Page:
Gloomy forecast sinks balanced budget

A glimmer of good news shone through Finance Minister Kevin Falcon’s quarterly report on the province’s finances and economy this week.

Amid all the gloom – and there was buckets of it – a glimmer of good news shone through Finance Minister Kevin Falcon’s quarterly report on the province’s finances and economy this week.

Mostly, the news was bad. The outlook for the economy is worse than it was three months ago, and it wasn’t great then. The deficit for the year is now forecast at a record $3.1 billion, $331 million worse than Falcon predicted in his last forecast. (Though the actual number is misleading, since about $1.6 billion reflects the one-time HST incentive to be repaid to the federal government .)

And things could get still worse in the coming months.

The good news is that Falcon is backing away from the ill-considered and potentially disastrous commitment to balance the budget by 2013-14.

Falcon still says that’s his goal. But he now acknowledges the target might be impossible.

British Columbians should heave a collective sigh of relief.

Sure, it’s embarrassing for the government to have to adjust its deficit target again and the whole notion of balanced budget laws is starting to look silly. The Liberals introduced a law making deficits illegal beginning in 2004. They amended it in 2009 to allow two years of deficits, then amended it again to allow two more years. Now, it looks like there’s a good chance of a new amendment, meaning the laws on balanced budgets changes about as often as the ministers responsible for Community Living B.C.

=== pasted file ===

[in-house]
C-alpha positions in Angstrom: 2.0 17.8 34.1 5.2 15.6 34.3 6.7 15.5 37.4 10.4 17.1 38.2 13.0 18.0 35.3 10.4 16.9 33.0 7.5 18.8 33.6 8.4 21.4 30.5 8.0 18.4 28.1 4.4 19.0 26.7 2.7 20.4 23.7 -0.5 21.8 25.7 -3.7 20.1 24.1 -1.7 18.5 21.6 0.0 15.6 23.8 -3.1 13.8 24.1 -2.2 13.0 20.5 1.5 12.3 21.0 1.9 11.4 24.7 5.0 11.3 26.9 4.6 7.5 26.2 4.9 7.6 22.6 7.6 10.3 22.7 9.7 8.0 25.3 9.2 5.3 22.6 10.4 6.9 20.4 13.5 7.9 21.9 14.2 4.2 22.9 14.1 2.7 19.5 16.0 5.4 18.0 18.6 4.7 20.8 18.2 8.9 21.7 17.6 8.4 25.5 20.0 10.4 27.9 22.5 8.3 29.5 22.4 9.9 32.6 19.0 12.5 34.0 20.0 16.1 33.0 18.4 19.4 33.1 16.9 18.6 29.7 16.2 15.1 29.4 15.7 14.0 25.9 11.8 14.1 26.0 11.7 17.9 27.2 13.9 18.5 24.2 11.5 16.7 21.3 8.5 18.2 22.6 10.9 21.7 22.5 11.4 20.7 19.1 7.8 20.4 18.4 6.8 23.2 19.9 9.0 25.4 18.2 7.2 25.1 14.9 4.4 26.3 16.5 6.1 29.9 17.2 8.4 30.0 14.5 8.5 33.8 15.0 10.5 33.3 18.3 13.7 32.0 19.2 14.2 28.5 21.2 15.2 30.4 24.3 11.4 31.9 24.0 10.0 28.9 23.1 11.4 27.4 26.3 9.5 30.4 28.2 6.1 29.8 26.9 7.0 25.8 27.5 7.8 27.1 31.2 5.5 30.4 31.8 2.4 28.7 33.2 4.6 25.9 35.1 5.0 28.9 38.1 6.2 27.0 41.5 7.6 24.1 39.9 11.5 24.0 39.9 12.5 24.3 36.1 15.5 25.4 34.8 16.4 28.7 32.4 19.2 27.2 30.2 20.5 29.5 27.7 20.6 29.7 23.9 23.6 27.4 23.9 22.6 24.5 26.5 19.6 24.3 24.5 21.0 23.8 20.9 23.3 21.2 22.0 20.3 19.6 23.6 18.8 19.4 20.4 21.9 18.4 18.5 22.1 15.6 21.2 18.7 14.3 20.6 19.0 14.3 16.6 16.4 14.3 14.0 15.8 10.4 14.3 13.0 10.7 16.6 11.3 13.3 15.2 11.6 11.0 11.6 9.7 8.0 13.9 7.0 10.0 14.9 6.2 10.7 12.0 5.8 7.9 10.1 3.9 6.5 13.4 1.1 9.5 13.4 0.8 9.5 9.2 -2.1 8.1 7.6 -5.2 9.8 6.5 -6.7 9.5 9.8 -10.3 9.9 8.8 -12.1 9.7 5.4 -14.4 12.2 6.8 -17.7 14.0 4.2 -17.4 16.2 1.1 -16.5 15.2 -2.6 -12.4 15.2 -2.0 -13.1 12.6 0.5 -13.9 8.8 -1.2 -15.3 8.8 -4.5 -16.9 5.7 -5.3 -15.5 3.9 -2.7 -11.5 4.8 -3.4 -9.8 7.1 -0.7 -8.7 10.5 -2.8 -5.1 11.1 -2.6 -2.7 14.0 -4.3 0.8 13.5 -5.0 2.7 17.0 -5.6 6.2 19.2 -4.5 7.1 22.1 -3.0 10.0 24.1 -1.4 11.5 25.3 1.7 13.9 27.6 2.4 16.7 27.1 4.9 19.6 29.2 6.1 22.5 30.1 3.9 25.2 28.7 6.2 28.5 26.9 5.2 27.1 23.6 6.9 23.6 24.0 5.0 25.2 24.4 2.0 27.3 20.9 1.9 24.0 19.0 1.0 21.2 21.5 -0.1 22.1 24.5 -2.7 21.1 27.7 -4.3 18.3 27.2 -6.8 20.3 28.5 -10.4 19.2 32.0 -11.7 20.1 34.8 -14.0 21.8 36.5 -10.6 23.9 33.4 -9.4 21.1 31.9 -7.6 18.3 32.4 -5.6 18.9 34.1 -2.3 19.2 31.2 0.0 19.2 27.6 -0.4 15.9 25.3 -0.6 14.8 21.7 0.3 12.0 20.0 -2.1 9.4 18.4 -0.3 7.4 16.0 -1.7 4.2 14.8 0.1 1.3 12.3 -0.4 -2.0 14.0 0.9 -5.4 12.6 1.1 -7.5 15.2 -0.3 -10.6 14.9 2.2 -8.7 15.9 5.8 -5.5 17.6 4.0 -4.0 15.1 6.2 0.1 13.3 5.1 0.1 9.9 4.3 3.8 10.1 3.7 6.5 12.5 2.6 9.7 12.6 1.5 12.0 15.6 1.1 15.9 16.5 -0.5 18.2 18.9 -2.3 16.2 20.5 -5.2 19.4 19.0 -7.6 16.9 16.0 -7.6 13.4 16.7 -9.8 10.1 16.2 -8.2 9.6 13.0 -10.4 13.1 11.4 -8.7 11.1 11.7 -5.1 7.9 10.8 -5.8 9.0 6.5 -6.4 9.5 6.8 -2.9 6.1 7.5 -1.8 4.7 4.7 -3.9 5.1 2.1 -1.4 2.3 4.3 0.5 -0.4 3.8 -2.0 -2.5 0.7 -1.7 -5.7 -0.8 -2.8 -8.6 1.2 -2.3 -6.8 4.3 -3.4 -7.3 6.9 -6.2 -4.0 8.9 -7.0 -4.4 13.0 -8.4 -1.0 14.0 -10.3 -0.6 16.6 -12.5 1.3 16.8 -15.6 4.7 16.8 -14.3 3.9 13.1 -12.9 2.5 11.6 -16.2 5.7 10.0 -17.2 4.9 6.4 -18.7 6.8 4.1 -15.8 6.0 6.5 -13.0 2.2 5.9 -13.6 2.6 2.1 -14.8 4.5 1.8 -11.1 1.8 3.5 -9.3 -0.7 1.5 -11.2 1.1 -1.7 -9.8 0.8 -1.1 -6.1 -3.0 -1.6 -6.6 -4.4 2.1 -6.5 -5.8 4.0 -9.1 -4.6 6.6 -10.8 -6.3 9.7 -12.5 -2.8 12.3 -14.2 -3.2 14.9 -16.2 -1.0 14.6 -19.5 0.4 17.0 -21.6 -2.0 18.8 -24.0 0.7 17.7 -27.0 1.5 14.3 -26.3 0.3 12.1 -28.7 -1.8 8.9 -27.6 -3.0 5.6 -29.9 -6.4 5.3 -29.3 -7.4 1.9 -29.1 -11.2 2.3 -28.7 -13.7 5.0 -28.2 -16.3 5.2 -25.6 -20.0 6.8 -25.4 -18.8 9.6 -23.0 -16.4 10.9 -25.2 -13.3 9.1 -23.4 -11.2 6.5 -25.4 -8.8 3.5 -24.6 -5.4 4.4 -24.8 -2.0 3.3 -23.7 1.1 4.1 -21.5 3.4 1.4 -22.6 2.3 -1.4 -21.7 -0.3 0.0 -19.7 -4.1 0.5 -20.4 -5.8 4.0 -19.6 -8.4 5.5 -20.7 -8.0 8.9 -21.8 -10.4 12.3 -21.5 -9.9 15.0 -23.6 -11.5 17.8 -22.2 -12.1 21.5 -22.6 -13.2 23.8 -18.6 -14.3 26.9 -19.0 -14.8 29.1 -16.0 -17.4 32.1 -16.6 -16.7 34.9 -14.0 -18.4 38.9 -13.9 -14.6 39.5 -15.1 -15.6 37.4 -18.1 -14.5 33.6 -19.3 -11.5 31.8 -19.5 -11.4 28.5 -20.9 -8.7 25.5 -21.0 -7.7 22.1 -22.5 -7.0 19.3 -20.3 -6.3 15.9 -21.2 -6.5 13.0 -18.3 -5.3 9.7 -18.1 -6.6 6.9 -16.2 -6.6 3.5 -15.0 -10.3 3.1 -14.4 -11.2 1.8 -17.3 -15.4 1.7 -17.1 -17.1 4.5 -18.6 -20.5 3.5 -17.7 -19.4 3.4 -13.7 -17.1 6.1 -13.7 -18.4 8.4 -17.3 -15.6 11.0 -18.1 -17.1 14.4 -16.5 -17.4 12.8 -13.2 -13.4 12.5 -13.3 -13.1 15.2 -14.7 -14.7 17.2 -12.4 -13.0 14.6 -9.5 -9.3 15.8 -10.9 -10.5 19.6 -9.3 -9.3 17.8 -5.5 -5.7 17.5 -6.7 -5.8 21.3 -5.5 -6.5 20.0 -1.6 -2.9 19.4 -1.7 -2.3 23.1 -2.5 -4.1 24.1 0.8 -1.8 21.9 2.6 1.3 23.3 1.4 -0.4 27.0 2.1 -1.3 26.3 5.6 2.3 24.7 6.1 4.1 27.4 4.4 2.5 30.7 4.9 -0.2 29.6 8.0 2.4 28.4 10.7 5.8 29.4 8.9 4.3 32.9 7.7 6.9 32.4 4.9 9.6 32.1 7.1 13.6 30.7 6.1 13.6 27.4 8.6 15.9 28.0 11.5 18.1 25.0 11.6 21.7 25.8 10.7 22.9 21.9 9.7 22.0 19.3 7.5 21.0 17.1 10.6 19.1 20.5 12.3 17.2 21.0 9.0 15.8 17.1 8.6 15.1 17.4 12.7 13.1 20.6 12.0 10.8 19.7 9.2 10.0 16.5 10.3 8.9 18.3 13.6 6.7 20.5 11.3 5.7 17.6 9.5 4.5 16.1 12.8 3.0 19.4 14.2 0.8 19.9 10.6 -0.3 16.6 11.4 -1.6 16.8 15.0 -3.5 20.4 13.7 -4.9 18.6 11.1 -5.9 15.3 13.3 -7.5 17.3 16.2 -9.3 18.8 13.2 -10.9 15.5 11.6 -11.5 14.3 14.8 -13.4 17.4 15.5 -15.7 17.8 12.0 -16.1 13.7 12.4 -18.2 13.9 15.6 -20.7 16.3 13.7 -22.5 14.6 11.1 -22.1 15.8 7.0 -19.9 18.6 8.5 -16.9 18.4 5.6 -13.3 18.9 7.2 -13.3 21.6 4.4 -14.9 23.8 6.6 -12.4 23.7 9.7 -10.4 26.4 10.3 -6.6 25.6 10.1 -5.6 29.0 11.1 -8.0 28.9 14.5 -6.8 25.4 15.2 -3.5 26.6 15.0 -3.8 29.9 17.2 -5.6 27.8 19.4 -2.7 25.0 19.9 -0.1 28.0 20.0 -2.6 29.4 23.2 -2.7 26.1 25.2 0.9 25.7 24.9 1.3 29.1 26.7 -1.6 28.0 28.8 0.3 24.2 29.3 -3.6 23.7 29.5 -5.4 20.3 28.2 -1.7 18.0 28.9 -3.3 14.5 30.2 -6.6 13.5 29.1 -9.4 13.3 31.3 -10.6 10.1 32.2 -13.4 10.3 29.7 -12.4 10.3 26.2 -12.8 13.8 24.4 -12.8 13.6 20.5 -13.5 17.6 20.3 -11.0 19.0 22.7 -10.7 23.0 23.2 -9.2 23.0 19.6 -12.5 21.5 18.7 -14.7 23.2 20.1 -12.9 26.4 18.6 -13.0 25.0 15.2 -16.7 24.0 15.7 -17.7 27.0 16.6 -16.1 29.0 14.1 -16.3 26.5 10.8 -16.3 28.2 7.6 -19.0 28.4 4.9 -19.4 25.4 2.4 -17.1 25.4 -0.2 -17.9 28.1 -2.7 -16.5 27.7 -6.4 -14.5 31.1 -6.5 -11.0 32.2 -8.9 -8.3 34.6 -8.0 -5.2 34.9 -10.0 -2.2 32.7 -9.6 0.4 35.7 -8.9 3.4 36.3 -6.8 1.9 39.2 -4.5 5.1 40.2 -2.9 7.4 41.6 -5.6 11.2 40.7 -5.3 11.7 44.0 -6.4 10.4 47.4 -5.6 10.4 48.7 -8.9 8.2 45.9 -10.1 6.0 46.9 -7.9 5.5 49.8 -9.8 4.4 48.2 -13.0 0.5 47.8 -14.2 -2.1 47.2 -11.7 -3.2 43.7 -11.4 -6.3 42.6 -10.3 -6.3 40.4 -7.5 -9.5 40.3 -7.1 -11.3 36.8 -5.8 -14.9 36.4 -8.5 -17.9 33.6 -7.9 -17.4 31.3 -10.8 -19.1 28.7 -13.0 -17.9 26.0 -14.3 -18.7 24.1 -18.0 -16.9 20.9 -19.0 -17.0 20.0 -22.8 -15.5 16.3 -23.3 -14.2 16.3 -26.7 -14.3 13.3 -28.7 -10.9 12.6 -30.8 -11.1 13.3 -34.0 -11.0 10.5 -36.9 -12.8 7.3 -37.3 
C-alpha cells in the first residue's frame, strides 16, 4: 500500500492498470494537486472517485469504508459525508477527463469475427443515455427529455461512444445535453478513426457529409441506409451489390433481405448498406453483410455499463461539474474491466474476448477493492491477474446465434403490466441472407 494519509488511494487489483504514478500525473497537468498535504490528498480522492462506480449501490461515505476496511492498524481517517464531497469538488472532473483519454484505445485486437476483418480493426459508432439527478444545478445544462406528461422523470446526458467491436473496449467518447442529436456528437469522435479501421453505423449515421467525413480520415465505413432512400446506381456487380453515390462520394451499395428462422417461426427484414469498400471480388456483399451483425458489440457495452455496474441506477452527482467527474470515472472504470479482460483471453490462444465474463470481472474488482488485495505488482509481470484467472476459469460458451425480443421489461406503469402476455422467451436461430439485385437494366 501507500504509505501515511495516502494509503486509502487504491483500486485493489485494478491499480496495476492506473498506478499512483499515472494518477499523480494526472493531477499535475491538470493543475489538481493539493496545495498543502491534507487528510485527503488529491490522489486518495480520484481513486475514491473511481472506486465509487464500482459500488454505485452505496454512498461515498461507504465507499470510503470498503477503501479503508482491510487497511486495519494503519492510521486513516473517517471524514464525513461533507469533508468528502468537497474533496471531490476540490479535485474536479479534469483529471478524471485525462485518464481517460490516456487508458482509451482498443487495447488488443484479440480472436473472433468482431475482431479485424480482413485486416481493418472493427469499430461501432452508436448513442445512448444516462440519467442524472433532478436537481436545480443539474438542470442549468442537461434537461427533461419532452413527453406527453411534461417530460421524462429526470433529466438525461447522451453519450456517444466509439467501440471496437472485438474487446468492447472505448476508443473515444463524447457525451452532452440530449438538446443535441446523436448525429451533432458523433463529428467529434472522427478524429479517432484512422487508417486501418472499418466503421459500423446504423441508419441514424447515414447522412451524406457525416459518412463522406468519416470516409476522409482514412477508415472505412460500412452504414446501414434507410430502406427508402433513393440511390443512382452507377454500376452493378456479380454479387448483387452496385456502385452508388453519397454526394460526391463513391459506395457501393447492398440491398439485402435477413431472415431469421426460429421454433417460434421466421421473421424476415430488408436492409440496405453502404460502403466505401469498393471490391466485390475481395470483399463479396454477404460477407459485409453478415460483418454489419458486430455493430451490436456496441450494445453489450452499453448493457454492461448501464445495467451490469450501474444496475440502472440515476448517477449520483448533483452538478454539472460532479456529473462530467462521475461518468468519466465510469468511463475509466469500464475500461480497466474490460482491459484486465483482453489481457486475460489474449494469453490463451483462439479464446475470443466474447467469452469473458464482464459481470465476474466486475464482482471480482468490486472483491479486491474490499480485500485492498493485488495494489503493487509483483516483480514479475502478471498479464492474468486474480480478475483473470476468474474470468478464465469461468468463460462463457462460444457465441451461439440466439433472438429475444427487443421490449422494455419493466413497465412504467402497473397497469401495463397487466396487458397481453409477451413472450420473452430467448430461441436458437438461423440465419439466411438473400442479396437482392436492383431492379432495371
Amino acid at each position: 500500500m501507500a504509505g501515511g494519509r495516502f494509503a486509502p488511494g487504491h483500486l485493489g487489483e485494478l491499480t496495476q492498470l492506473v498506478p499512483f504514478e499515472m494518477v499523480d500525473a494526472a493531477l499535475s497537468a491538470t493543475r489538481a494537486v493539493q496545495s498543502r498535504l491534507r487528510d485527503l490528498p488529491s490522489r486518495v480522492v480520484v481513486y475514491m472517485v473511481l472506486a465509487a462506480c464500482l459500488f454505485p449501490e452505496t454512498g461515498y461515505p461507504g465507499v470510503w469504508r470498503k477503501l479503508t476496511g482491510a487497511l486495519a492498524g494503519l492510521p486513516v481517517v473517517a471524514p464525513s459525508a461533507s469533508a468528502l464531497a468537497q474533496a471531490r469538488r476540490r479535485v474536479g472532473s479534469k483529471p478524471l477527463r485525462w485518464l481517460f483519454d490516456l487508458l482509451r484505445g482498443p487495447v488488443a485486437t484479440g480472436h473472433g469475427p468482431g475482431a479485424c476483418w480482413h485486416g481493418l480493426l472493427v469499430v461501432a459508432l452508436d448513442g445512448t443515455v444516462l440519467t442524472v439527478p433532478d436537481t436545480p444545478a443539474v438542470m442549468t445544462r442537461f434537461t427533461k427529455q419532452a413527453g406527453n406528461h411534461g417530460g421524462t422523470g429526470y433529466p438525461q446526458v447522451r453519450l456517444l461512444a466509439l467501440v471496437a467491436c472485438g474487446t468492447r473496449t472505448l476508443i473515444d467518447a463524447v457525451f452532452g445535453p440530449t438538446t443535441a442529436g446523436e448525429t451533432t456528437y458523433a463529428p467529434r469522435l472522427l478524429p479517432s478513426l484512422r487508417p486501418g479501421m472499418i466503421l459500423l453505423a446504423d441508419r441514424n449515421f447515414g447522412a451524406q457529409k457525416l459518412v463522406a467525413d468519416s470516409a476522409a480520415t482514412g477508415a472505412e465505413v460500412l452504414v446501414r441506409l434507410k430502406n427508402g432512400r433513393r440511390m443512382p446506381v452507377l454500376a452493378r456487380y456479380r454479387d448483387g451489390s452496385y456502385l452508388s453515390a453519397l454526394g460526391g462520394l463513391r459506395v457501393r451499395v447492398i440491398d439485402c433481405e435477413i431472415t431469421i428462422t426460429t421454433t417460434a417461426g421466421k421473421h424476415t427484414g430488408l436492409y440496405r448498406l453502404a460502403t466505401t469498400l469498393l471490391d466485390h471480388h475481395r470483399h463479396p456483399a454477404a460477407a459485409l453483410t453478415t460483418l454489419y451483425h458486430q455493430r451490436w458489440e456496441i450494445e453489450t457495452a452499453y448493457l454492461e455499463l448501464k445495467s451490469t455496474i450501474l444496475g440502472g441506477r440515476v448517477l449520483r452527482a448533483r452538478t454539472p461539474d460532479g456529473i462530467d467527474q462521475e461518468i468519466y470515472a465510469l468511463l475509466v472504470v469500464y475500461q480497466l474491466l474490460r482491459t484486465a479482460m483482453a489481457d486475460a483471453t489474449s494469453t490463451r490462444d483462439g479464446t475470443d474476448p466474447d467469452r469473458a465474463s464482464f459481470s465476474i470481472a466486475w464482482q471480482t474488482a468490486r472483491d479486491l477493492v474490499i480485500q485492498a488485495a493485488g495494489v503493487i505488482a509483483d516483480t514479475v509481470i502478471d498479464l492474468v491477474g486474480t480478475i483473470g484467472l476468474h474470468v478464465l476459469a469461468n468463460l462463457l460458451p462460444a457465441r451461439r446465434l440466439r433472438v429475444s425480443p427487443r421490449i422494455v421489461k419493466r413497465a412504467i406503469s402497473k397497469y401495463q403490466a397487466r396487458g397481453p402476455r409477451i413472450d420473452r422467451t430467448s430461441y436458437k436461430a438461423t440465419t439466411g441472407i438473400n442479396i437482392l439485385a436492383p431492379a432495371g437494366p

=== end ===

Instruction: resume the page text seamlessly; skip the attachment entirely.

But clinging to the target would be destructive, with the goal of a balanced budget by 2013-14 achieveable only with deep spending cuts that would slash services and hurt the economy.

Falcon is in good company. Federal Finance Minister Jim Flaherty said last month the Harper government won’t likely balance its budget until 2016, two years later than the budget promised. The Ontario government expects to run  deficits until 2017, and that target appears optimistic.

What’s happening is a return to traditional Keynesian  economic theory. Governments should budget for surpluses when times are good and use money to pay down debt, the approach dictates.

But when there is a recession, governments should be prepared to run deficits both to maintain services and avoid weakening the economy further by reducing demand.

The real-world risk is that governments never quite get around to balancing the budget when times are good, meaning mounting debt, higher interest costs, an increasing burden for future generations and, as we’re seeing in the case of Greece, a nasty day of reckoning when lenders won’t extend more credit.

B.C. is a long way from that point; the province’s credit rating is good and the debt-to-GDP ratio moderate.

Falcon can’t be made to wear all the blame for the growing deficit. The Finance Ministry’s assumptions about economic growth were more moderate than the independent panel of economists that advises government. The problem is that things keep getting worse than expected.

The U.S. economy is stalled, Europe is in crisis and demand in China is falling. B.C.’s export-dependent economy is being badly hurt by reduced demand and falling commodity prices.

And falling financial markets have meant losses in ICBC’s investment portfolio, with the result that the government now forecasts the corporation won’t be able to deliver the budgeted $290 million in revenue.

At the same time, the government can be criticized for unrealistically low spending budgets, which have created crisis in the courts and Community Living B.C.

The expense budgets are even more out of whack for the next two years. Most ministries face two years of budget freezes; health spending is forecast to rise three per cent in each of the next two years, half the rate of the increase this year.

All of which makes the balanced budget target even more out of reach — and Falcon’s retreat even more welcome.

Footnote: Falcon delivered some additional bad news. The move from the HST back to the PST is more complicated, and going more slowly, than anticipated. It looks like the change will take a full 18 months, until March 31, 2013. That’s bad for homebuilders and other economic sectors, and for the Liberals.